4. Perdido Street Station – China Mieville. This is steampunk, but…weird. It’s got an artificial intelligence that’s assembled itself from scrap metal and corpses, and little half-intelligent machines that run on programme cards, and a huge sprawling city threaded by a web of train lines with a huge hulk of a station at its heart, and a mad inventor trying to solve the mysteries of flight. But. You know. It also has human-alien sex scenes, and an embassy from hell, and monsters that make your mind dribble out of your ears, and a stewing revolution. This book, you guys. It’s steampunk and then some.
  5. The Scar – China Mieville. It’s in the same series as Perdido Street Station, and it still feels steampunk to me, but it has a slightly different flavour of steampunk. In other words, it has steampunk pirates. It’s set on a socialist floating city that trundles around the sea living off what it can steal. If Armada isn’t quite my favourite fictional city, it’s very close.
  6. Everfair – Nisi Shawl. Everfair‘s not exactly steampunk to me – it’s alt-history without the playful -punk suffix. But it’s at least marketed as steampunk, and it feels important enough to deserve a place on this list. Like Mortal Engines, it deals with the colonialist, bourgeois prejudices of traditional steampunk head-on. Its characters build a new society in which people who are usually excluded from mainstream accounts of history can find a home – the victims of colonialism, the queer people, the Christian missionaries who assimilate into local religions, the women, the socialists, the exiles. There are difficulties and conflicts. Utopia recedes constantly out of reach. But there’s also compromise that allows people to live together – things aren’t perfect for anyone, but they’re as good for everyone as they can possibly be.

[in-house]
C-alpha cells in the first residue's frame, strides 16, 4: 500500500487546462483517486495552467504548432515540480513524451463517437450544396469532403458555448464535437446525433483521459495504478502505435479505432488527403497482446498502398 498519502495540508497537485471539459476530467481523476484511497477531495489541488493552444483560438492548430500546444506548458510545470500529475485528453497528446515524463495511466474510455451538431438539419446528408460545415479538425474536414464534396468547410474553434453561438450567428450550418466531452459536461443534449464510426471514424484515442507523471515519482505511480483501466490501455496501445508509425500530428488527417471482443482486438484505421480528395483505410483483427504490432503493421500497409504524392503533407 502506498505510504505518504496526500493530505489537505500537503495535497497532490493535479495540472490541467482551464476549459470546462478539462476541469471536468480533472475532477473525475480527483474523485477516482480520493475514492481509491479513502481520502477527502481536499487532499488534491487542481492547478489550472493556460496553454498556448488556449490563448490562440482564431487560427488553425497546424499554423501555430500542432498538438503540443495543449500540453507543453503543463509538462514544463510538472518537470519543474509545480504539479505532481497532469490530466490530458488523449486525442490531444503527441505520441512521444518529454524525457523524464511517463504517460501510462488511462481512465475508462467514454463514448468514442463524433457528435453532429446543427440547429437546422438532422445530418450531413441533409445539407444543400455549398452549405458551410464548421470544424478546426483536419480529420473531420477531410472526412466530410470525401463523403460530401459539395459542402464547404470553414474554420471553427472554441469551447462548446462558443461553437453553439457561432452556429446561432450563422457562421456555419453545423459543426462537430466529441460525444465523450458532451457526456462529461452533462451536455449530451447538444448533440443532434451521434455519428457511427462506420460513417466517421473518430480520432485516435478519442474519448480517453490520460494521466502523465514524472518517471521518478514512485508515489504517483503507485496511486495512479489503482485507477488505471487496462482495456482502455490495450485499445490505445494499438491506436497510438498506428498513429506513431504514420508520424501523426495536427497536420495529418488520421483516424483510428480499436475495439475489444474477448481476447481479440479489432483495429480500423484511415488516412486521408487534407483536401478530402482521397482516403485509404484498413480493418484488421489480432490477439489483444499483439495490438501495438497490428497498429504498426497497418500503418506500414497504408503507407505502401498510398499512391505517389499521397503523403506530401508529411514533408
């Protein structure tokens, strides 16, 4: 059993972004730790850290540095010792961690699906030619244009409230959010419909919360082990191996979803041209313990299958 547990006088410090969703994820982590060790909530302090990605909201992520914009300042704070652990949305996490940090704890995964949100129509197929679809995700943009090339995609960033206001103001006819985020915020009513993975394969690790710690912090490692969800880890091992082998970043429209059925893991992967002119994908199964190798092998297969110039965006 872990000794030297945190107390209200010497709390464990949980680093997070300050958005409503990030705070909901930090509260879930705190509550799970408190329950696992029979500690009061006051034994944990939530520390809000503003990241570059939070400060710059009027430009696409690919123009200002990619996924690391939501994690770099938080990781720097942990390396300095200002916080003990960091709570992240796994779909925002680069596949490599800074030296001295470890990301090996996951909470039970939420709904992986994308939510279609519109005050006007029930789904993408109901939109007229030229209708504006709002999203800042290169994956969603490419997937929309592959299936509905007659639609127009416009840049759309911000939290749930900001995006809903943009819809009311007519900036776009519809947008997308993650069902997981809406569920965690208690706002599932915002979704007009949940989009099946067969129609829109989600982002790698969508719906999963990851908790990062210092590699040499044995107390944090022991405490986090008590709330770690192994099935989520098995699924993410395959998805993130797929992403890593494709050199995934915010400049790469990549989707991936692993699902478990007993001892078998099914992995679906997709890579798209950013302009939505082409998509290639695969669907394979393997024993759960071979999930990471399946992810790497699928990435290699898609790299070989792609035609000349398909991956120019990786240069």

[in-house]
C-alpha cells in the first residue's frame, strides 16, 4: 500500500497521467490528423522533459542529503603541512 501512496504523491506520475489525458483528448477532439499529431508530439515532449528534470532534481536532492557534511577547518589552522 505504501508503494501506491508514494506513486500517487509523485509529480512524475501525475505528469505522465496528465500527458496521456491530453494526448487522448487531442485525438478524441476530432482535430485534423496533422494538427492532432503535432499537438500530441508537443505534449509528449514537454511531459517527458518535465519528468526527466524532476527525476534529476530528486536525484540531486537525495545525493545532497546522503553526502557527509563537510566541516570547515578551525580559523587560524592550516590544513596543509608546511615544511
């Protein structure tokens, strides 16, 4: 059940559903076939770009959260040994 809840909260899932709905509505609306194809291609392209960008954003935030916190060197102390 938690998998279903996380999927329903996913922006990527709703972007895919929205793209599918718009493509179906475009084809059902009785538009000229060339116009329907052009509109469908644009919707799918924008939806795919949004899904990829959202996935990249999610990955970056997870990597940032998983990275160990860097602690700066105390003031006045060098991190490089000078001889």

7. Going Postal – Terry Pratchett. I…am totally not including this here because of Adora Belle Dearheart. Nope. Not at all. Seriously, though, is there anything more steampunk than the clacks: like the internet, but with semaphore? Than a story about a man who invents stamps and hires golems and generally cons everyone into supporting the Post Office? It’s so adorably Dickensian, but without Dickens’ shitty gender politics. (Did I mention Adora Belle Dearheart?)